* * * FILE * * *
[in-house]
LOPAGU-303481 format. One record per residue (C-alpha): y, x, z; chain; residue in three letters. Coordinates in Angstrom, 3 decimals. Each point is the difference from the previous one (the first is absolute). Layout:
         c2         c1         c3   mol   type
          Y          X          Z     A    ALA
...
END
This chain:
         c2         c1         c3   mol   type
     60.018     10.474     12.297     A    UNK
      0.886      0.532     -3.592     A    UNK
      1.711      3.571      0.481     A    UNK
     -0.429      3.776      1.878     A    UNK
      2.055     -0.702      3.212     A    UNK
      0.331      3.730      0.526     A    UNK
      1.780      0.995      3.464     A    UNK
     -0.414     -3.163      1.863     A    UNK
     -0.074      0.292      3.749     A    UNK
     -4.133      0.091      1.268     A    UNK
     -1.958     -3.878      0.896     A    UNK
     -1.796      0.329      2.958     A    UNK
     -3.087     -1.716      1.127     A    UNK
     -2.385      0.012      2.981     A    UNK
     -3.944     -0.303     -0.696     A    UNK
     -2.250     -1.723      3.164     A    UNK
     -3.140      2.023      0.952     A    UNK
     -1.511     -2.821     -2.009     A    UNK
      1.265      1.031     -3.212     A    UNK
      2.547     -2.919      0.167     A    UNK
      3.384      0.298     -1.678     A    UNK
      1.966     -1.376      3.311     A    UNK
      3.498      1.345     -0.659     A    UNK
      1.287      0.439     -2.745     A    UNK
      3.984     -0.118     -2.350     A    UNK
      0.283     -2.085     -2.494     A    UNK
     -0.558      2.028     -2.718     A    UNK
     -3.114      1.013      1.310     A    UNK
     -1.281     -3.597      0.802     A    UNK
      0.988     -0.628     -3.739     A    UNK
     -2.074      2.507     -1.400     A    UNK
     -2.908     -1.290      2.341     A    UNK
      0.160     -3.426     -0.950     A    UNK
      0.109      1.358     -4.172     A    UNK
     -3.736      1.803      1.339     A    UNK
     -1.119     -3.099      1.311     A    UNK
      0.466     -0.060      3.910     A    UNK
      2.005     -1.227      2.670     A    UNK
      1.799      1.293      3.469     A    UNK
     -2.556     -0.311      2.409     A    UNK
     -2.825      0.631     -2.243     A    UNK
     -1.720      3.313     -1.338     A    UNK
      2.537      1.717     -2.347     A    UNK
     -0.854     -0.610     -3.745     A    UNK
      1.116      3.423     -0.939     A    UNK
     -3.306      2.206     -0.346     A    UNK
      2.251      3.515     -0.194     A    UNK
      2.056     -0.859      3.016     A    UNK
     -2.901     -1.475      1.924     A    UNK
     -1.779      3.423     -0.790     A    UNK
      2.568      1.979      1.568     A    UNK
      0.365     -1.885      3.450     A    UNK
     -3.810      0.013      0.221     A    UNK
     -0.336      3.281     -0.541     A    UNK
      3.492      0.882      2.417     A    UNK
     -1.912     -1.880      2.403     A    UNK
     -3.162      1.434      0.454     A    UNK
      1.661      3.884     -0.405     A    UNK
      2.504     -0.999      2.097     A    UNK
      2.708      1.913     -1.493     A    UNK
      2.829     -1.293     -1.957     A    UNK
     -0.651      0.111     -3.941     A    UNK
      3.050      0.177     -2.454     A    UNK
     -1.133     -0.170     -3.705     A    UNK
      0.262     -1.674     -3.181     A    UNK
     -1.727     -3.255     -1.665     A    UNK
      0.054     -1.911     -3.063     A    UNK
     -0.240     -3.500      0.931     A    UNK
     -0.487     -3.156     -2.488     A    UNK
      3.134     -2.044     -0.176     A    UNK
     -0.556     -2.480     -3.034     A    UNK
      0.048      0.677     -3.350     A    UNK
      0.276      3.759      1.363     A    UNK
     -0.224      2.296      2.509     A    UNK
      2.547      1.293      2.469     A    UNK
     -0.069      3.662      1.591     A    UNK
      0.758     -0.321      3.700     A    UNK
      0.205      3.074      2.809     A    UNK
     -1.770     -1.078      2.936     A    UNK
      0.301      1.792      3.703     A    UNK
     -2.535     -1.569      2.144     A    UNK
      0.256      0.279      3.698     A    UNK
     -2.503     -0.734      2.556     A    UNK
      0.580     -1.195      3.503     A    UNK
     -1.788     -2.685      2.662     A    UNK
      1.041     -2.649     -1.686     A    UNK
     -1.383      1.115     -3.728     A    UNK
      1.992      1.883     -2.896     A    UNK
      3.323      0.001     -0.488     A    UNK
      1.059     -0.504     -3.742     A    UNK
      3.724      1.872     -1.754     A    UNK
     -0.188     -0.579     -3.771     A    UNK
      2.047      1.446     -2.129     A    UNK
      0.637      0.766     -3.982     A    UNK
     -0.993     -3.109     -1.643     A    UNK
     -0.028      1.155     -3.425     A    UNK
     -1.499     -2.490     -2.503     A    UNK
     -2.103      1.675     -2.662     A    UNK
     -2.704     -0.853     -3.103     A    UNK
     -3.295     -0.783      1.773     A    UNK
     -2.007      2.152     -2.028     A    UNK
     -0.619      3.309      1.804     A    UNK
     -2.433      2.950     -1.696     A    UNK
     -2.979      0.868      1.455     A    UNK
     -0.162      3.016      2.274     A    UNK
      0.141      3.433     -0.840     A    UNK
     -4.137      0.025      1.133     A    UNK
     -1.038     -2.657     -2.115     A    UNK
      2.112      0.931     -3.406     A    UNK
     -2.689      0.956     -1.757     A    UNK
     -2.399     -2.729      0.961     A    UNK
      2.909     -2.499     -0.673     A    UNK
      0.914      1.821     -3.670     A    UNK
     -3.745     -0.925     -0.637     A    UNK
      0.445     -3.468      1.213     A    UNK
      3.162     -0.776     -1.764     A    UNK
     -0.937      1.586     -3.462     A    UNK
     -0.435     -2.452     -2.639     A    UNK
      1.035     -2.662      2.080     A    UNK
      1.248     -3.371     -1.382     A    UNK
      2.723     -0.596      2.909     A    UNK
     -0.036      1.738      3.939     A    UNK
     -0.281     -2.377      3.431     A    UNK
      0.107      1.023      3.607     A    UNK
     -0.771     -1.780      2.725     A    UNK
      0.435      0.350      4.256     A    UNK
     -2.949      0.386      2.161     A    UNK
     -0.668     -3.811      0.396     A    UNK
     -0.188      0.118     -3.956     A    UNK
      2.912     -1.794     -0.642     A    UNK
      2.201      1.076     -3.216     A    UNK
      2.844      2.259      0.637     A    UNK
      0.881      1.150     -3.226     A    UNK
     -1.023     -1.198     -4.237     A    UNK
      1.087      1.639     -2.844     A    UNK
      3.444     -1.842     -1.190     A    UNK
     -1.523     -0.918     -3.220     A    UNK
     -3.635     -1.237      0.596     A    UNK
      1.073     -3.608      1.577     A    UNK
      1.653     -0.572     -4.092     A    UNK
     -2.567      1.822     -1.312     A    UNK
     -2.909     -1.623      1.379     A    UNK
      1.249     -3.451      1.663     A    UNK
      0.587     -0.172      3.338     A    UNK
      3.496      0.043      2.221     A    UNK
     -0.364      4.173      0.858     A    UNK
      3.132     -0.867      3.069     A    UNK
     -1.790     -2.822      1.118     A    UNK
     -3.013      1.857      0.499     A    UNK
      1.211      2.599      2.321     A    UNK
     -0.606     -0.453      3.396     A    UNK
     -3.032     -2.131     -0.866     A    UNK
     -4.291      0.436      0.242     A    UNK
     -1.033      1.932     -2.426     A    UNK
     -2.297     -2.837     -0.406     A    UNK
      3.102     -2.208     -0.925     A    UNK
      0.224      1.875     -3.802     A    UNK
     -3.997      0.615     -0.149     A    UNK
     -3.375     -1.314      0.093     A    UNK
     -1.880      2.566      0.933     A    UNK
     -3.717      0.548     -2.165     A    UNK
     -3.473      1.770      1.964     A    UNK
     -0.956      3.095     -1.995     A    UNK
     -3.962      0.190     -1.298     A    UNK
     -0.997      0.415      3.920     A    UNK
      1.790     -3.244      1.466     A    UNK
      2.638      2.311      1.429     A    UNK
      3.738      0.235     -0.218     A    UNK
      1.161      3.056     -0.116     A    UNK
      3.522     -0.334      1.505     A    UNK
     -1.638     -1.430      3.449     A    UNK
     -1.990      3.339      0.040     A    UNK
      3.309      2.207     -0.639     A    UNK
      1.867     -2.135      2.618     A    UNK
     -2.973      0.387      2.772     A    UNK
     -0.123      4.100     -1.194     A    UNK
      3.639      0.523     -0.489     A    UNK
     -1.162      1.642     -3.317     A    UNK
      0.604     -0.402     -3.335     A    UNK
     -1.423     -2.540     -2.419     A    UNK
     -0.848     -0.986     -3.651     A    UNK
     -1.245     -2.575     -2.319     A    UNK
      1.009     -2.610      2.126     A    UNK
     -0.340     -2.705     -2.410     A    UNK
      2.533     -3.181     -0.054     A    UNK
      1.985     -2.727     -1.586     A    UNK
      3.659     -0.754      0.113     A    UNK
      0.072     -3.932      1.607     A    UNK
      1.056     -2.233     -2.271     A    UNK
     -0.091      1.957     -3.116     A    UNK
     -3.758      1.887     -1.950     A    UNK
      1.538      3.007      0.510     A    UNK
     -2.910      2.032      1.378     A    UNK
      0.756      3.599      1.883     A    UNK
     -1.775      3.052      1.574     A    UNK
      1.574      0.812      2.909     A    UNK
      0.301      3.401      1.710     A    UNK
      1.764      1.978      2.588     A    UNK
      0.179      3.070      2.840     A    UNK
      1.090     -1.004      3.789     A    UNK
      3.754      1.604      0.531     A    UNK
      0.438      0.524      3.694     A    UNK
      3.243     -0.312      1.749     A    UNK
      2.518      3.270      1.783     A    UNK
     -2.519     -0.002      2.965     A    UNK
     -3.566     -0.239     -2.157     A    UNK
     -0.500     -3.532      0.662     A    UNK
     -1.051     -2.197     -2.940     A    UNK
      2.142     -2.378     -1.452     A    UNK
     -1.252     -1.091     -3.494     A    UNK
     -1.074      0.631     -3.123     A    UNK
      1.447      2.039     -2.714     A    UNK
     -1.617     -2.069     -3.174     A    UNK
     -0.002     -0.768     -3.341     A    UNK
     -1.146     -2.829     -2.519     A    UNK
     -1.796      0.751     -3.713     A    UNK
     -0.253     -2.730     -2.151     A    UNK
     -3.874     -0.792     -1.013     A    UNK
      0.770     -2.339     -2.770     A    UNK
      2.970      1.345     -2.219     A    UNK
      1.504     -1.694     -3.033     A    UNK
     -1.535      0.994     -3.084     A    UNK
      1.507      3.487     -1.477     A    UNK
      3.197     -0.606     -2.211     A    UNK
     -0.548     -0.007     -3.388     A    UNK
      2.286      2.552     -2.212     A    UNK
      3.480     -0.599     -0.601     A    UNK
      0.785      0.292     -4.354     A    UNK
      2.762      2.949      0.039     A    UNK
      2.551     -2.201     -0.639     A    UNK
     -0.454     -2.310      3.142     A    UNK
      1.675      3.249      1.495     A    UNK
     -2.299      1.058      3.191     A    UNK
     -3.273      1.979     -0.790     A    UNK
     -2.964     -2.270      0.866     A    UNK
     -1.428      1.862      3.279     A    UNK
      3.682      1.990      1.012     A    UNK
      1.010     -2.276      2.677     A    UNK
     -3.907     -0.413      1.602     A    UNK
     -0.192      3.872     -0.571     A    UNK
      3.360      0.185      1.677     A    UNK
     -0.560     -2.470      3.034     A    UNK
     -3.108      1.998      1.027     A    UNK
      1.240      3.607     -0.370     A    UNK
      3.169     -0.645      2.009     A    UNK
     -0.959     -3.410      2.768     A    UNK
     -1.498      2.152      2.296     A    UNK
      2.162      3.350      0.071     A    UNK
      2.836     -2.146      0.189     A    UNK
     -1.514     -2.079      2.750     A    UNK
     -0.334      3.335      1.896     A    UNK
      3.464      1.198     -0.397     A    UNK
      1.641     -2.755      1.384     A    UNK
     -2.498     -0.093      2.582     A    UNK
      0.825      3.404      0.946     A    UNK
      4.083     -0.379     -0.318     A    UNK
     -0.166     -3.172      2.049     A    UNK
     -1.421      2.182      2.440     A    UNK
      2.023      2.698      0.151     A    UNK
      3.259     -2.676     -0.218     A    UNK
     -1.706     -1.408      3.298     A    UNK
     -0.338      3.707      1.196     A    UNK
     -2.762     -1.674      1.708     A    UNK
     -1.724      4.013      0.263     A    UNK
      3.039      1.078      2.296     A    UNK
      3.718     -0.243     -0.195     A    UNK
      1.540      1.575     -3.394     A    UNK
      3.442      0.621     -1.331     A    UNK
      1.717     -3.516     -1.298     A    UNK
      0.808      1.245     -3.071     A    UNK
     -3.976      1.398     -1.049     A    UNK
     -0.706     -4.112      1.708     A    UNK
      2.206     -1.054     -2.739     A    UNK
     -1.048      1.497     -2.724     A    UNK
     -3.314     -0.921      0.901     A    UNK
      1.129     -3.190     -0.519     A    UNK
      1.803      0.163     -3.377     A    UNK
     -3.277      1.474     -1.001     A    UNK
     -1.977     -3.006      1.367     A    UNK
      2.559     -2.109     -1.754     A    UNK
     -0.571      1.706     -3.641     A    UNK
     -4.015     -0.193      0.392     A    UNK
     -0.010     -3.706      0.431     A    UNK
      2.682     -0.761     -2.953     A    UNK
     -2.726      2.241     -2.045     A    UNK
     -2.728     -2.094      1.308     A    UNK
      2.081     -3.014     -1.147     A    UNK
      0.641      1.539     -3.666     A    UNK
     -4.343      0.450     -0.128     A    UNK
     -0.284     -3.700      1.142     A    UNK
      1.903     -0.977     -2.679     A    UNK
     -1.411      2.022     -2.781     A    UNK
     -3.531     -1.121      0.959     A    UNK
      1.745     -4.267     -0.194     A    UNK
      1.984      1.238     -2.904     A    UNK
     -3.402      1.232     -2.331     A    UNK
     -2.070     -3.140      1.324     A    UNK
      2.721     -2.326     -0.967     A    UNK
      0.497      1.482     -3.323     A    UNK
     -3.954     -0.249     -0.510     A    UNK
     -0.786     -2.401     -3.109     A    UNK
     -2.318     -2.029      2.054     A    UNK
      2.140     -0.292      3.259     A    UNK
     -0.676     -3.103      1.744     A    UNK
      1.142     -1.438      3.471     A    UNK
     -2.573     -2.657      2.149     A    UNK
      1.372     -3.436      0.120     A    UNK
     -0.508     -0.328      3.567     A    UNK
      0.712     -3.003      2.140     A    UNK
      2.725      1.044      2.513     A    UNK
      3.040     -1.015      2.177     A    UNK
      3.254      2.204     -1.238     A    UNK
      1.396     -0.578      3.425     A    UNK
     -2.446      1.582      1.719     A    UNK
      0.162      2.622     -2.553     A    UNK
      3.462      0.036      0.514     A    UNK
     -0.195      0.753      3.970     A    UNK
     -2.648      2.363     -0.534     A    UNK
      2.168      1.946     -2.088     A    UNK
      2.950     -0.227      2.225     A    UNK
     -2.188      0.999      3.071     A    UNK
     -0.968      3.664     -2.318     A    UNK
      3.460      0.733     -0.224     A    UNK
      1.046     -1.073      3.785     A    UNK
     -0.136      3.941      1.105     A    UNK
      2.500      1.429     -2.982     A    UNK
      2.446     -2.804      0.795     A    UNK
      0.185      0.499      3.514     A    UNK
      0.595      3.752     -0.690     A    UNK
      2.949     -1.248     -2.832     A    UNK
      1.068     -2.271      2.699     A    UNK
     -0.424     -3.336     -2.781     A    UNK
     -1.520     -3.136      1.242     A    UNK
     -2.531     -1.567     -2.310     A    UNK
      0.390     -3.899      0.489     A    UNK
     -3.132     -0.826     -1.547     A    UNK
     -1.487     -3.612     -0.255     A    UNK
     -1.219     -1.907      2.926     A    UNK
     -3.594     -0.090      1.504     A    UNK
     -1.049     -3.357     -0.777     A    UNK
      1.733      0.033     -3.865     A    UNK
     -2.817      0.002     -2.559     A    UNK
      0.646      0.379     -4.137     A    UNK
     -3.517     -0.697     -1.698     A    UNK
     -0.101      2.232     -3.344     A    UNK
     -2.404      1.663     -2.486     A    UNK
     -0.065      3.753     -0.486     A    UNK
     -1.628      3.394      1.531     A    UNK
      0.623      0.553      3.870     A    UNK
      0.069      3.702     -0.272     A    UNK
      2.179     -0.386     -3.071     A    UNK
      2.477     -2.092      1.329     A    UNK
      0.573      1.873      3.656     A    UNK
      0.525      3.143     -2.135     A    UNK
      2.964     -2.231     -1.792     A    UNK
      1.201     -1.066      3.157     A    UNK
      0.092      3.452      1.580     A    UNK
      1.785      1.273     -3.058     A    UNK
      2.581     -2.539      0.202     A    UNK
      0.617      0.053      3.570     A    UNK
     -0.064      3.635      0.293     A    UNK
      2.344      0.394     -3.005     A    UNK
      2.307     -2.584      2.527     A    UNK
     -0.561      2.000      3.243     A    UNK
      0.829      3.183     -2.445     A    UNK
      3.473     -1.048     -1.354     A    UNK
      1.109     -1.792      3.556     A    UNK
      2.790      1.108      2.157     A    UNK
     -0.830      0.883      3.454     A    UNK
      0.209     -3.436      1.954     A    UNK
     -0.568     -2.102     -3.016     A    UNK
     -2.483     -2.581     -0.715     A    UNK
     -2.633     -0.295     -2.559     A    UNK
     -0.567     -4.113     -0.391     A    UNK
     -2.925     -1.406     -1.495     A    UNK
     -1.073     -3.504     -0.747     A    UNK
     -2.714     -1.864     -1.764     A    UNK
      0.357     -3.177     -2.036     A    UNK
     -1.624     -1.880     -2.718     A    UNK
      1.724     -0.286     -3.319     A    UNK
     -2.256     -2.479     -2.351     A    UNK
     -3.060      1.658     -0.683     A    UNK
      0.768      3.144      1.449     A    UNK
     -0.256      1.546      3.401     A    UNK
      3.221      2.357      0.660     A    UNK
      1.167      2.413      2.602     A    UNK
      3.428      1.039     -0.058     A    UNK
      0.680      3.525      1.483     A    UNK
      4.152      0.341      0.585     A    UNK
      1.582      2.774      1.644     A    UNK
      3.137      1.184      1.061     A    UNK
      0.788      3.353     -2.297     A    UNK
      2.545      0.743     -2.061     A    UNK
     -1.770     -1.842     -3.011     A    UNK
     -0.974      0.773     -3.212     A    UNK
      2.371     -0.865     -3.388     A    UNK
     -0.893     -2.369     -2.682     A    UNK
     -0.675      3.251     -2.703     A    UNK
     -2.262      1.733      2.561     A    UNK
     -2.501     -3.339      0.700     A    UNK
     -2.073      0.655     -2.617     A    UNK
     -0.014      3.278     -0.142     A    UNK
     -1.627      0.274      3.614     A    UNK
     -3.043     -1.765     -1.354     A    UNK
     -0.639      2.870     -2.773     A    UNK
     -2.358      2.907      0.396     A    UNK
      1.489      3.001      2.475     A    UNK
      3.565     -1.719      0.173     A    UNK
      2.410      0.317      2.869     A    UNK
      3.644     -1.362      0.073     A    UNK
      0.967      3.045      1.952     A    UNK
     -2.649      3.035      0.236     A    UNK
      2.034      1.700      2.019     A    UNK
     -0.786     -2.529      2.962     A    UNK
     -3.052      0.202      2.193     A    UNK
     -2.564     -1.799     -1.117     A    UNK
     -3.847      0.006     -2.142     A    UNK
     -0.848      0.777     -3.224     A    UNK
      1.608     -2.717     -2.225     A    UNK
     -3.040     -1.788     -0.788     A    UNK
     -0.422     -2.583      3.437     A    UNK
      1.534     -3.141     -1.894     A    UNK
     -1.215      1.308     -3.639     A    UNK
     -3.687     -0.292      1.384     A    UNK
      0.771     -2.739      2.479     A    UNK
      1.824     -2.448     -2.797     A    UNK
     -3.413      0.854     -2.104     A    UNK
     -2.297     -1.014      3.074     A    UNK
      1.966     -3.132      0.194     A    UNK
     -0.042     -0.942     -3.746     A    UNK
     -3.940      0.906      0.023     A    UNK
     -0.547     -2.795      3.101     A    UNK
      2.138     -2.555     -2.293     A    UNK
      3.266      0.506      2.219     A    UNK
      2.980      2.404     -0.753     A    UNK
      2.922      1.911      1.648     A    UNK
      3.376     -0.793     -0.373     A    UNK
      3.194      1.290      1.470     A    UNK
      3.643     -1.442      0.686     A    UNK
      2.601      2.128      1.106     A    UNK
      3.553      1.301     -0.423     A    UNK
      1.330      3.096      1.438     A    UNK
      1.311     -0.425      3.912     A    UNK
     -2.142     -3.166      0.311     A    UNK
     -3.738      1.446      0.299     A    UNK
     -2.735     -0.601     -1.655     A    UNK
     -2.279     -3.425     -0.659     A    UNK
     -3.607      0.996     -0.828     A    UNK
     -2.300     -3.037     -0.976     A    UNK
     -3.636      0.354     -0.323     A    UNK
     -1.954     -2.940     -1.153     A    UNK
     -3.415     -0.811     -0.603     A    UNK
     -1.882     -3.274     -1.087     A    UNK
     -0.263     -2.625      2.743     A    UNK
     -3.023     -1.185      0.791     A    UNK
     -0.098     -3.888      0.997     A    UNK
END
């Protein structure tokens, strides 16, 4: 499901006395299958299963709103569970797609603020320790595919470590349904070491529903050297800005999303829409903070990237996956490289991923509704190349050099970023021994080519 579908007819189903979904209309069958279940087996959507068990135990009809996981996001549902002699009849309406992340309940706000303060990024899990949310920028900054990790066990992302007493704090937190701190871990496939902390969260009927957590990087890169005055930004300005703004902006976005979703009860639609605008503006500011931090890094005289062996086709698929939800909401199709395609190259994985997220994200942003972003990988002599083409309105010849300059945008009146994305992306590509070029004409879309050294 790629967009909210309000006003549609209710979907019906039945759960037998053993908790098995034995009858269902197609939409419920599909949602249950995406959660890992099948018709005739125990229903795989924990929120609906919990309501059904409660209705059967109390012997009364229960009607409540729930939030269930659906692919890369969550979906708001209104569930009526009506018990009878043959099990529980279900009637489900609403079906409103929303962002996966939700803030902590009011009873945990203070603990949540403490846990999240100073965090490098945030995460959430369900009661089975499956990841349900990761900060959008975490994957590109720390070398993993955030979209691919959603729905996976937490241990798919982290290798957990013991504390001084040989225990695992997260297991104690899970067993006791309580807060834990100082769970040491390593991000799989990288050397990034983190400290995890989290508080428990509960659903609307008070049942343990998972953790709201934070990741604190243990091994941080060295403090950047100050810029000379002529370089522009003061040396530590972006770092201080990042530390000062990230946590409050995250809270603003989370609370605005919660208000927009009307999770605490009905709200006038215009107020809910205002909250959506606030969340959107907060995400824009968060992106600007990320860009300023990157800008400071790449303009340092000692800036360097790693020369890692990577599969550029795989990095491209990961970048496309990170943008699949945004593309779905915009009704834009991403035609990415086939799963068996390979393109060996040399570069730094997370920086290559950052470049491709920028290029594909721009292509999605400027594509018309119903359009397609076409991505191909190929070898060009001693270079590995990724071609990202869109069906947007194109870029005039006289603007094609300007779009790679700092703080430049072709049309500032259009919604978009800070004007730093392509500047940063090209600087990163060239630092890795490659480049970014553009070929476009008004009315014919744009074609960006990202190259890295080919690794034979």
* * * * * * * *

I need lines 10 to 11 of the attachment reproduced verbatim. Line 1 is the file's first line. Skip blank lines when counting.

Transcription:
      0.886      0.532     -3.592     A    UNK
      1.711      3.571      0.481     A    UNK